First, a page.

Last few days of the past week have brought back the painful memories of demonetisation as several ATMs across the nation are running dry or non-functional and public end up hopping from one ATM to another.
While severe cash crunch has been reported in states like Maharashtra, Andhra Pradesh, Rajasthan, Uttar Pradesh, Madhya Pradesh, Telangana and poll-bound Karnataka, Union Finance Minister Arun Jaitley blamed the “temporary shortage” of cash on the “sudden and unusual increase” in withdrawals in some areas.
Currency notes in circulation are now at Rs 18.04 trillion. The cash in circulation-to-GDP ratio before demonetisation stood at 11.6 per cent and it has declined to 10.7 per cent at present.
Jaitley took to Twitter on Monday and said, “Have reviewed the currency situation in the country. Overall there is more than adequate currency in circulation and also available with the banks. The temporary shortage caused by ‘sudden and unusual increase’ in some areas is being tackled quickly.” The Minister of State for Finance also indicated that some states are having low currency reserves and the Reserve Bank of India (RBI) formed a committee to keep head above the crisis on Tuesday.
Going by the words of Jaitley, if the banks have ‘adequate’ money to circulate, what exactly he meant by ‘sudden unusual increase’? What made states to go short in currency again when the cash flow after the struggling months post note ban was back to a balance? The citizens across the nation have expressed their grief by casting doubt on the government for channelling whooping funds to the looming heavyweight Karnataka Assembly election, causing the major vacuum of currency.
Congress spokesperson Ratnakar Mahajan said, “Government will never disclose the reasons behind this cash crunch because the RBI and the Finance Ministry do not have any coordination and after demonetisation, the RBI has dropped down its qualitative administration. The banking regulator now lacks a proper system to maintain required cash flow. Lack of proper financial policies is also a reason. On one hand, the government is promoting cashless economy, but they don’t have any proper understanding of finance visionary.”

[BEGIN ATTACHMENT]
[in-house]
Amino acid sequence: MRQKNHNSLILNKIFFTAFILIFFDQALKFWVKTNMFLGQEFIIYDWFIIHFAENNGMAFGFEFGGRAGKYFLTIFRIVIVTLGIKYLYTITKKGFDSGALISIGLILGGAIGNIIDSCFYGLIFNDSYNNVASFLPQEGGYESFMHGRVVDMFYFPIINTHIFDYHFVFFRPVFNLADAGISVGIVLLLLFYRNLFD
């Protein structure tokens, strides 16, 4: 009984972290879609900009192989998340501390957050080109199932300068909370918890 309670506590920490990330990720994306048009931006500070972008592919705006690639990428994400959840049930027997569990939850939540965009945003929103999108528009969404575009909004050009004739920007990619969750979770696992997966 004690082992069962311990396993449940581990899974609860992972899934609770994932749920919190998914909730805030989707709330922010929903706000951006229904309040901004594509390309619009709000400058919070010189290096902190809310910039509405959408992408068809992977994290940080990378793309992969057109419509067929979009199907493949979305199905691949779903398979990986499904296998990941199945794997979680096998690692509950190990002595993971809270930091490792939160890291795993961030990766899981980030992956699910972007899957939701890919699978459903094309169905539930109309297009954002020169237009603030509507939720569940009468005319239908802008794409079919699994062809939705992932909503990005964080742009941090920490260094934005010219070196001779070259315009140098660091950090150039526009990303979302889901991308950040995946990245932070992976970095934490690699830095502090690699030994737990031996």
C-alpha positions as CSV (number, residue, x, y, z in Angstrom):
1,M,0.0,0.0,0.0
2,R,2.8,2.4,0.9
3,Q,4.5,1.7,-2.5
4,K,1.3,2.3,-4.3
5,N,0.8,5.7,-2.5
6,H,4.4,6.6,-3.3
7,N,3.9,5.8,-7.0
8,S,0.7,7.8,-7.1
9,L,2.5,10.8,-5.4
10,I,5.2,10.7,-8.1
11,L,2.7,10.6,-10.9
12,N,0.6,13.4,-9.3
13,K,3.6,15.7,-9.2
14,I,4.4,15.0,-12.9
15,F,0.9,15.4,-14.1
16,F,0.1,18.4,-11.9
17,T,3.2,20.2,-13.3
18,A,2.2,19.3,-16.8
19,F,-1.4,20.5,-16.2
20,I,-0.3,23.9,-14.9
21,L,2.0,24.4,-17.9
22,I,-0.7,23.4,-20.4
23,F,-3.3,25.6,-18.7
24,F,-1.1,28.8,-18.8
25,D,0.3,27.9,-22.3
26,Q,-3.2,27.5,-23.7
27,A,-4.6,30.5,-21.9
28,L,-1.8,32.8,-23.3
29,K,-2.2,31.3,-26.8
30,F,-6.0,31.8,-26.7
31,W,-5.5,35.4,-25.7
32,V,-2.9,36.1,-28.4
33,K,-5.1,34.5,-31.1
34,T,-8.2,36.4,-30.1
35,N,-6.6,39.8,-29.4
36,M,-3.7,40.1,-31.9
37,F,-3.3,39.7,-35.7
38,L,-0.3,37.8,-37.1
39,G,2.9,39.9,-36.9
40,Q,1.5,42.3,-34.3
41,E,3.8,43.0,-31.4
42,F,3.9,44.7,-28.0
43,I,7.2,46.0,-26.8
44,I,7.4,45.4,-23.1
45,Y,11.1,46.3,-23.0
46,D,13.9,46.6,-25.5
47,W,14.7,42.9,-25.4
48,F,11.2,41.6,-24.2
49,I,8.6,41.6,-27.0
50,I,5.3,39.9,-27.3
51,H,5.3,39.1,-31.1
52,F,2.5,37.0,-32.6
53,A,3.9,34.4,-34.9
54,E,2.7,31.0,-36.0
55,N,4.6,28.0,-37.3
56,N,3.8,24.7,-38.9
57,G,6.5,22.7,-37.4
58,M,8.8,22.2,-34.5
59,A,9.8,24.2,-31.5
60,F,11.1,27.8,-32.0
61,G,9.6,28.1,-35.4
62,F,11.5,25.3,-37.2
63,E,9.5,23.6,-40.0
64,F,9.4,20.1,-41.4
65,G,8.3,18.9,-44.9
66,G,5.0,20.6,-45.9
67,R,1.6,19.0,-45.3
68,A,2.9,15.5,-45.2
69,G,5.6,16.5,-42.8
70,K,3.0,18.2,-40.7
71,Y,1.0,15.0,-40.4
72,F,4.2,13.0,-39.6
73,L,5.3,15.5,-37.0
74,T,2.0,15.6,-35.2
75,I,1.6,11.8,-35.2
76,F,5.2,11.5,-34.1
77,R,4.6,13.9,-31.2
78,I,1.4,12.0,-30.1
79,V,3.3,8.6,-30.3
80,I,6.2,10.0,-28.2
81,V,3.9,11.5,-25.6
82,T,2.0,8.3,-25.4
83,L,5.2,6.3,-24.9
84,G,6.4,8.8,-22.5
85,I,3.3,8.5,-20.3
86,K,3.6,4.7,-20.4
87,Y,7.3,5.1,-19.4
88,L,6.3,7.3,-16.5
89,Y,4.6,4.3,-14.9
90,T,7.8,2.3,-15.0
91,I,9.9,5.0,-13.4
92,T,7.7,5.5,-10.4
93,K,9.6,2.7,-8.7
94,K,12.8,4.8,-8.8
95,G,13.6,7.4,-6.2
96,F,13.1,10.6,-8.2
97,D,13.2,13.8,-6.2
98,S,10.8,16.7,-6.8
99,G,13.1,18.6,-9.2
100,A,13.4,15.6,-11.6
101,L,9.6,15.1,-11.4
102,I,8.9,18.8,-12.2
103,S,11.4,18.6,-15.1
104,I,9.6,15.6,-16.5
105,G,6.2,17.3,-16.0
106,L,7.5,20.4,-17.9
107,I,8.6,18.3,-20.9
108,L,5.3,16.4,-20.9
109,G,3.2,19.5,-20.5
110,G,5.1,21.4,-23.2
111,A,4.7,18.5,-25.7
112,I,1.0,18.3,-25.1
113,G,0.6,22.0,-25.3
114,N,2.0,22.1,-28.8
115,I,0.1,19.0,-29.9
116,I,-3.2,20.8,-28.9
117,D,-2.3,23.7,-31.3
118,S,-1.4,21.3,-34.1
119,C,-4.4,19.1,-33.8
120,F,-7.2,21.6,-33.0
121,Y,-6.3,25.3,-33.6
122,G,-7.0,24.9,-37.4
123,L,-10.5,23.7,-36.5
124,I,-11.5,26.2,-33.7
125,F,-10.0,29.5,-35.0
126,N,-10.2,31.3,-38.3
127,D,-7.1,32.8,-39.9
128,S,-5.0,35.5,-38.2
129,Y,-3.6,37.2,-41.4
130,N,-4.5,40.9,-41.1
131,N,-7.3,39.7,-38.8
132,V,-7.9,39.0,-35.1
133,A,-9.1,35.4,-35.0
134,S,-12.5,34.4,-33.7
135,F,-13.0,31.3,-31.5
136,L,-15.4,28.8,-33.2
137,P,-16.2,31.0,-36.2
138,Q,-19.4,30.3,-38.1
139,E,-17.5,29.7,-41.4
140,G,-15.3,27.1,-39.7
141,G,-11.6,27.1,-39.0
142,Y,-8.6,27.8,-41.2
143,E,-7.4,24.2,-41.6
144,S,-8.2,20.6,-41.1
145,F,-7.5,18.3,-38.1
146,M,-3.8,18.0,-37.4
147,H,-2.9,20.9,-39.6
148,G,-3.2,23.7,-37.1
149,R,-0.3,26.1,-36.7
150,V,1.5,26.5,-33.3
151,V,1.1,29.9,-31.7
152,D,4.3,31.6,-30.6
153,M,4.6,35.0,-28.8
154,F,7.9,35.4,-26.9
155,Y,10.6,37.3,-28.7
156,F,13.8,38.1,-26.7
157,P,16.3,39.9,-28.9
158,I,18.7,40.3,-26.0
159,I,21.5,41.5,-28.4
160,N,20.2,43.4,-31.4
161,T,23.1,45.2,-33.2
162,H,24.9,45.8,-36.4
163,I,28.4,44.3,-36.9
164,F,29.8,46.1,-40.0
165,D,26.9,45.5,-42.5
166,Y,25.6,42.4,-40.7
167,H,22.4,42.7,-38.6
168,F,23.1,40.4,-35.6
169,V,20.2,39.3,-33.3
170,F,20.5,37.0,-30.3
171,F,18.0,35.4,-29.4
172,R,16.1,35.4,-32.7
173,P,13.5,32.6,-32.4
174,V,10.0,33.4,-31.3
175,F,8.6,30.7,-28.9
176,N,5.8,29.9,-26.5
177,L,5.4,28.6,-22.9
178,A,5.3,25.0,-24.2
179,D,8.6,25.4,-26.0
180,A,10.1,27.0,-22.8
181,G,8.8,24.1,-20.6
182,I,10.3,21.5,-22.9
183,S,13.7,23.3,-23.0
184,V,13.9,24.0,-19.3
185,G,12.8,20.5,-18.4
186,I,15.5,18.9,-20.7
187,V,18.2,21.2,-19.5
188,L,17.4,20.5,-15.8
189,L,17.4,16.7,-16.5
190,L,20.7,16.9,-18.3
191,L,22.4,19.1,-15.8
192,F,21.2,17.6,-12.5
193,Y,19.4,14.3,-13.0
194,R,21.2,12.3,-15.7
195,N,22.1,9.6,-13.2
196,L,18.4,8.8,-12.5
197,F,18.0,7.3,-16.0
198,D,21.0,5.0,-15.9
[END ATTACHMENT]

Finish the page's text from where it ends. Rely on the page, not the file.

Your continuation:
Cash-for-Votes is not an oddball for Indian and especially South Indian elections. The illegal practice of using cash, liquor, freebies like utility items to influence the voters during polls have made the banks cashless many times heretofore. The most recent instance is the rescission of Tamil Nadu’s R.K. Nagar by-polls by the Election Commission on allegations of bribing voters. Blame game over bribe to buy the loyalty of leaders also rocked the headlines ahead of Gujarat elections 2017. And now, the cashless ATMs are pointing figures at the battleground in Karnataka where major political parties like Indian National Congress, Janata Dal (Secular) and Bharatiya Janata Party are not keeping any campaigning card unturned.
When AV spoke to RBI’s Chief General Manager Department of Communication Alpana Killawala, she denied commenting anything on this issue and asked citizens to wait for an official statement from the RBI about the actual reasons behind this cash crunch.
The mismanagement and poor planning of the central government have also become quite evident. Banks being unable to maintain the cash flow, recalibration of ATMs to support the new currency notes, lack of coordination between the RBI and central government and logistical issues are to be blamed for the suffering of the common men in days prior to Akshaya Tritiya celebrations.
On the condition of anonymity, a Bandra resident stated, “The cashless ATMs have made people suffer again and shopping will also see a shortfall on the occasion of Akshaya Tritiya celebrations. The government should properly maintain cash inflow to avoid the hardship of common men.”
Congress President Rahul Gandhi blamed Prime Minister Narendra Modi for “destroying” the banking system. “Modi Ji has destroyed the banking system. Nirav Modi fled with Rs 30,000 crore and PM didn’t utter a word. We were forced to stand in queues as he snatched Rs 500-1000 notes from our pockets and put in Nirav Modi’s pocket,” he commented.
State Finance Minister and senior BJP leader Sudhir Mungantiwar expressed, “The cash crunch has not affected Maharashtra yet. I will gather more information about the current cash flow in the state. I don’t think Karnataka elections play any role in this.”